“I believe he is a man of principles, which is probably one of the reasons he was elected. You may rest assured that he isn’t a supporter of Tom Riddle. Despite not having had a great deal of political experience, he is a shrewd customer, hard to fool, and a good judge of character. I am sure that he will have used these skills to pre-decide the best way to approach any requests to you he might make. You can always expect him to face problems head on, and not attempt to hide them, but he is not afraid to use subterfuge if necessary.”
“Is he good at what he does? Can I trust him?” Harry pressed.
“That, alas, can probably only be answered by time.”
And so Harry was left to wonder about whether he should trust Rufus Scrimgeour and the Ministry on his own. Assuming Sirius was found not guilty, should he publicly accept the Ministry’s apology to Sirius, so the whole world knew for certain he was no Death Eater, even if it suggested he was giving the Ministry support? It was a question that he dwelt on for most of the day, and almost all of the next.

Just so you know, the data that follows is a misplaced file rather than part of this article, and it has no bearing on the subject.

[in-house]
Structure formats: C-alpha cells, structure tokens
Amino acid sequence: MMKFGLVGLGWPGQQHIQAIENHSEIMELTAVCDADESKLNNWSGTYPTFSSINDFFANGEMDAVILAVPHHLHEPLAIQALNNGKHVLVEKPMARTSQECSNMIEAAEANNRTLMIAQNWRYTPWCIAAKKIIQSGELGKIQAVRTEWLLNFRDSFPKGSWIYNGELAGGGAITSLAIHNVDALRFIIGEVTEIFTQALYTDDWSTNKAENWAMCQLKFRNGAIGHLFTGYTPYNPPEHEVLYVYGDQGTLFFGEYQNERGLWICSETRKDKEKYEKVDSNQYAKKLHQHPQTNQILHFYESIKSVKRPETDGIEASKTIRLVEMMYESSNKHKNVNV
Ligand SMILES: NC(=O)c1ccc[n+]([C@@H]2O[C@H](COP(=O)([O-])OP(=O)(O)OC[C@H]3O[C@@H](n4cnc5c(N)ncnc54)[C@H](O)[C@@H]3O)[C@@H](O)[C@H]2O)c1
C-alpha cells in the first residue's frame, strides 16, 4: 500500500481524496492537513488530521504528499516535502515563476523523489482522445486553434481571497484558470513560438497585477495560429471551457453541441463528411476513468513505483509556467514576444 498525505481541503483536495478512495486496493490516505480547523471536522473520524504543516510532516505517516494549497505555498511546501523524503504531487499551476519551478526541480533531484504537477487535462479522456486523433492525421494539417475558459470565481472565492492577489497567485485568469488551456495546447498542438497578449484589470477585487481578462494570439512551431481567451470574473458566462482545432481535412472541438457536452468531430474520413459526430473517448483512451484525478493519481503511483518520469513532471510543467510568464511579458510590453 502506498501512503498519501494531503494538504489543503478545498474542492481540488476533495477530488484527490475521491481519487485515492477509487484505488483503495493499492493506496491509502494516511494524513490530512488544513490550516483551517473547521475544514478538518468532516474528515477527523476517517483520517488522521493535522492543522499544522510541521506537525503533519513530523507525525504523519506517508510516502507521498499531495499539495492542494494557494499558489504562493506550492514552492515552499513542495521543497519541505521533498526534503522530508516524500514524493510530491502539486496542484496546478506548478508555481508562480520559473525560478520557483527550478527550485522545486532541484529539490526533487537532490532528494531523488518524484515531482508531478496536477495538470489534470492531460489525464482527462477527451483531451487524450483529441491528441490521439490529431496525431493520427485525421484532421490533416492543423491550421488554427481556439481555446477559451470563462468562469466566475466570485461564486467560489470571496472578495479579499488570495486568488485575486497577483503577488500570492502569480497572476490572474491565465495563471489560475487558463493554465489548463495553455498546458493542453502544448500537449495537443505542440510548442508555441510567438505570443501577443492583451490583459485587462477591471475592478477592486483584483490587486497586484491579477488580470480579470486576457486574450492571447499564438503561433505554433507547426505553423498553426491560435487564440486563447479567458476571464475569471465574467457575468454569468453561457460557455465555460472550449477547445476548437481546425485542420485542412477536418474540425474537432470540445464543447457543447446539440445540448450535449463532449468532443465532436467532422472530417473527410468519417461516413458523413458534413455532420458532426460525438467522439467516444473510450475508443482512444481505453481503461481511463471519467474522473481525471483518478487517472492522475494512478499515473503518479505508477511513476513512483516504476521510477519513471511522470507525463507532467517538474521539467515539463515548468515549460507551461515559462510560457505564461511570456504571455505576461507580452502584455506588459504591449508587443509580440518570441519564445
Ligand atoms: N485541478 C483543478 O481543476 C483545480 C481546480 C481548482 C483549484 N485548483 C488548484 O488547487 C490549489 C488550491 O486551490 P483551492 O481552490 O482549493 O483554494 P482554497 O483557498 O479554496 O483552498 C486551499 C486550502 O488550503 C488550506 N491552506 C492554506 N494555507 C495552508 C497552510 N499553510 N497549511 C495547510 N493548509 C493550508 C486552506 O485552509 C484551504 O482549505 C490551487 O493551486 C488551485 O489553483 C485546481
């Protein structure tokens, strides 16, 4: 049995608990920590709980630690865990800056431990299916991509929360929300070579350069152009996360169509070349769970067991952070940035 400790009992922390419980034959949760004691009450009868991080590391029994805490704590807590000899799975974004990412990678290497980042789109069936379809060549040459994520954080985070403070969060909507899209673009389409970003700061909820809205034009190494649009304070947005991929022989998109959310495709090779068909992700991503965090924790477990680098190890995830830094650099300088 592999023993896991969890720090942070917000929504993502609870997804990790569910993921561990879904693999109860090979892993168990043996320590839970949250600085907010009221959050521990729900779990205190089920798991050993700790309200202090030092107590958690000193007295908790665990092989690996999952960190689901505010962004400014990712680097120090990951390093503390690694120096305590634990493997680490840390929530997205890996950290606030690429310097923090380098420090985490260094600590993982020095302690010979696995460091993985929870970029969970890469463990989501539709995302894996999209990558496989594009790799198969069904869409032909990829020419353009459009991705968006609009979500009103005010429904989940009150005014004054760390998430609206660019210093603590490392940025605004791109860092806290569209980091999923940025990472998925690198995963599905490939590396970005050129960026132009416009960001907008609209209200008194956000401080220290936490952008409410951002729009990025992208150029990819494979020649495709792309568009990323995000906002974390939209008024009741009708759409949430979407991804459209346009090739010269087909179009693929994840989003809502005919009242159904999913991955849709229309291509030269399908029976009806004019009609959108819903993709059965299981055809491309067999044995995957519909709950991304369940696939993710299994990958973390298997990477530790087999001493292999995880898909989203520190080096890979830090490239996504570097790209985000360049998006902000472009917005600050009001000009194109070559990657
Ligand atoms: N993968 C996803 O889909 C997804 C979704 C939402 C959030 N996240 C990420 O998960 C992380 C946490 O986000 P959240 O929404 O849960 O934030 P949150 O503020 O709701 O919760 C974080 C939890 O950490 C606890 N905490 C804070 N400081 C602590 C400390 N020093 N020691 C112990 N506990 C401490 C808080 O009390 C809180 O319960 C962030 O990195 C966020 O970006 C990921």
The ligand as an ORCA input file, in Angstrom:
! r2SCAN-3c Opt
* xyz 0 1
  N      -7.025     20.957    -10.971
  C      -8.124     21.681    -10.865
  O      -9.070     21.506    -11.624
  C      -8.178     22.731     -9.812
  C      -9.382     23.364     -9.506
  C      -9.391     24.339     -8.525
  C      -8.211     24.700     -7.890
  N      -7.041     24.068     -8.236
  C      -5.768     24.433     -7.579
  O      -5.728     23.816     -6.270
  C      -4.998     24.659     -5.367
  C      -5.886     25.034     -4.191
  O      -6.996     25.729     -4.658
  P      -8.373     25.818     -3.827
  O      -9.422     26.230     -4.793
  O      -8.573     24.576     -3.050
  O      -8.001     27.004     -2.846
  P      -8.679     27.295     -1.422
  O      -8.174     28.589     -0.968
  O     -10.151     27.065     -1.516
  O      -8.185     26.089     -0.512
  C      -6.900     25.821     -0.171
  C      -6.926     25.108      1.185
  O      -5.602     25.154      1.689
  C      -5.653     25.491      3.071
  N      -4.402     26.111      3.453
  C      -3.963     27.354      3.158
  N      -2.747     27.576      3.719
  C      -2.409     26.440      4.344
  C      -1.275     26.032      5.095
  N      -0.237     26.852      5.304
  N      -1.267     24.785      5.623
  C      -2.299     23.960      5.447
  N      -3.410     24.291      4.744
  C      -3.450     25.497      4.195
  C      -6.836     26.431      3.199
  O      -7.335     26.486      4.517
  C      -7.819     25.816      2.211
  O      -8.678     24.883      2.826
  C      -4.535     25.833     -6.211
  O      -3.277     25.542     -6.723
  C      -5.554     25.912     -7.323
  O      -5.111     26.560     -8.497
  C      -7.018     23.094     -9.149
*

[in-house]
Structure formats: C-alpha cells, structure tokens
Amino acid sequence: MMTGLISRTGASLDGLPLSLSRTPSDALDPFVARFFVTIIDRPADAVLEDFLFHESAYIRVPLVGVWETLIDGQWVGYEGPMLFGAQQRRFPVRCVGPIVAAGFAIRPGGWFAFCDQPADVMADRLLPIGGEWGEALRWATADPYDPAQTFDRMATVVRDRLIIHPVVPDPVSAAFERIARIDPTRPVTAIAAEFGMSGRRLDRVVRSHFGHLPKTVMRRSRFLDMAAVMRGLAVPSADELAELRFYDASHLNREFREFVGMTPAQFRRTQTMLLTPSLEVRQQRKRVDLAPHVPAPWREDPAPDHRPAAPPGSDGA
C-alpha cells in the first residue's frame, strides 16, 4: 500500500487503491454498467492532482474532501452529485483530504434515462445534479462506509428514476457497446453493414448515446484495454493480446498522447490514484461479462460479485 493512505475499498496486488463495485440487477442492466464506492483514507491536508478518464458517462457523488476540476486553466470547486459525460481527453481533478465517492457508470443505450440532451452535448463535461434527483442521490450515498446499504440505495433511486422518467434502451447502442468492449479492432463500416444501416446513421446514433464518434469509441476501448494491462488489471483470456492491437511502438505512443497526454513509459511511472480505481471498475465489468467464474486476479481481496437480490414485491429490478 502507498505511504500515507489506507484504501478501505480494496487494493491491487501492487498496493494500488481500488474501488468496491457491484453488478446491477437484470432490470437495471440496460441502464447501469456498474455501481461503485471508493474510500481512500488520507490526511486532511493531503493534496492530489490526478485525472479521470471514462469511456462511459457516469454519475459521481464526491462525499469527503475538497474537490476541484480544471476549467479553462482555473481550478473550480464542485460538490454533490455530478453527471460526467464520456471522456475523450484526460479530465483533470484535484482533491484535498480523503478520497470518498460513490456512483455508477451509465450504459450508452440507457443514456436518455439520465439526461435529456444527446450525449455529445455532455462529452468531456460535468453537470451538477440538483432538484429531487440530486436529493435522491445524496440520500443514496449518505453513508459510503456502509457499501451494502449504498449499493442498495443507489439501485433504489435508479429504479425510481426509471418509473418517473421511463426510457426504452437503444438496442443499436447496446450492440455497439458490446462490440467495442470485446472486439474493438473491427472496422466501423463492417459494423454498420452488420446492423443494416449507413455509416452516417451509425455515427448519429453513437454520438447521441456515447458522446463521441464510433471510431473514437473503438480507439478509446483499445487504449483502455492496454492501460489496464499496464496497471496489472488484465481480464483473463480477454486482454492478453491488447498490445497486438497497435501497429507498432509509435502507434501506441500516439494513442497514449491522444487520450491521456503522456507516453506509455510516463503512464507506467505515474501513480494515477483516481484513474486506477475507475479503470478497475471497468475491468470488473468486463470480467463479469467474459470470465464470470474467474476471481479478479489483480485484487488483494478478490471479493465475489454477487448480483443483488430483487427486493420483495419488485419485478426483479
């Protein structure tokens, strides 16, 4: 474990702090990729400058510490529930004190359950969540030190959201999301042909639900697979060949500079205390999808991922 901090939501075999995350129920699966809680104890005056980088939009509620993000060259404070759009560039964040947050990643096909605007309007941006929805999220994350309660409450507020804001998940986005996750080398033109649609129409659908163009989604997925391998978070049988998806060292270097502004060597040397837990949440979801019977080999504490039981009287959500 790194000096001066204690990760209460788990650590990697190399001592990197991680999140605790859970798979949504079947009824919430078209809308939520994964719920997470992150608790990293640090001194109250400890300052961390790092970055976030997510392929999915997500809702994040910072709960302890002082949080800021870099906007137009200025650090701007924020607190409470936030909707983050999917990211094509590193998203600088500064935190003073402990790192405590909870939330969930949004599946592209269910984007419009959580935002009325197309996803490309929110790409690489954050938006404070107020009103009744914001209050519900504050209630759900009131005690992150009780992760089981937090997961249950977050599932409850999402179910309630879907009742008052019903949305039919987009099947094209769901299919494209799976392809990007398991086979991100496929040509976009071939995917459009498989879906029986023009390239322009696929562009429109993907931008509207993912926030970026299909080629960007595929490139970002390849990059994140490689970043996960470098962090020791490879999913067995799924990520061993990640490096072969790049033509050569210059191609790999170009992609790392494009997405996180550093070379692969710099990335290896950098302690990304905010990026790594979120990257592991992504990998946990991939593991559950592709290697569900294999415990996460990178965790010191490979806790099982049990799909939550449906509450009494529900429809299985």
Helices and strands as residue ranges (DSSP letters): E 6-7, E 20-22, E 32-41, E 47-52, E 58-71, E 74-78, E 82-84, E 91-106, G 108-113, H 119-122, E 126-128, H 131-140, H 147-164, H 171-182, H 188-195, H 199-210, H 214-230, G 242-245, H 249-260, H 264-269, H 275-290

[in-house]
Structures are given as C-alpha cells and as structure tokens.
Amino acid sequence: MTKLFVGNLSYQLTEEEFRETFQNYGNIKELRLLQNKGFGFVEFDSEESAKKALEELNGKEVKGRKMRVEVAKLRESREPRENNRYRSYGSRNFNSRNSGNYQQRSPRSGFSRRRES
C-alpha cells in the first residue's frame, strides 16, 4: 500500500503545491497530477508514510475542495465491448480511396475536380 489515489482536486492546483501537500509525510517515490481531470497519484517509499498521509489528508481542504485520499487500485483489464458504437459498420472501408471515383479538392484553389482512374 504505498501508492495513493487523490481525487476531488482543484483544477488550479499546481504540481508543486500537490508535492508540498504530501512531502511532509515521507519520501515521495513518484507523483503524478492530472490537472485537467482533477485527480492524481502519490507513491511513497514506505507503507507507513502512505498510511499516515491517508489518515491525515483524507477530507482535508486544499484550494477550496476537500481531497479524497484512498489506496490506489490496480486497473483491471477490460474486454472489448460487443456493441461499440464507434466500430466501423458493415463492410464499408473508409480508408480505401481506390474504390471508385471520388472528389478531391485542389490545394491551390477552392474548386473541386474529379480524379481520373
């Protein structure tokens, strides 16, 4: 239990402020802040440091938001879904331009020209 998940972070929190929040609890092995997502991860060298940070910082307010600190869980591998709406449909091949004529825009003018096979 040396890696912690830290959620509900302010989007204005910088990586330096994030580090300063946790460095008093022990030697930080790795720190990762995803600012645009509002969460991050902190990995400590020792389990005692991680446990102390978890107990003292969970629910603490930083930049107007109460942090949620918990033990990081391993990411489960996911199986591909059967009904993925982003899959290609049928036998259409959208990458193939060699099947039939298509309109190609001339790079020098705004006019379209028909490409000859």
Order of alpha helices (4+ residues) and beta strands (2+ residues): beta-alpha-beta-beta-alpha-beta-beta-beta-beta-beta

“And in arena two will be Potter, Granger, and Longbottom, against Malfoy, Zabini and Parkinson.” Aravenne’s voice boomed out. “You will have one minute after entering the arena to prepare.”
Harry, Hermione, and Neville made their way down to the arena, which today represented a hilly landscape at night, complete with trees, boulders, and even a stream or two. There was a cave immediately beside them which seemed to disappear into the darkness. They didn’t shelter inside it – nobody fancied the cold, moist, pitch black of the cave. The stars outside gave some kind of illumination at least.
“So what do you think we should do, Harry?” Neville asked immediately – he seemed to have elected Harry as the leader of the trio.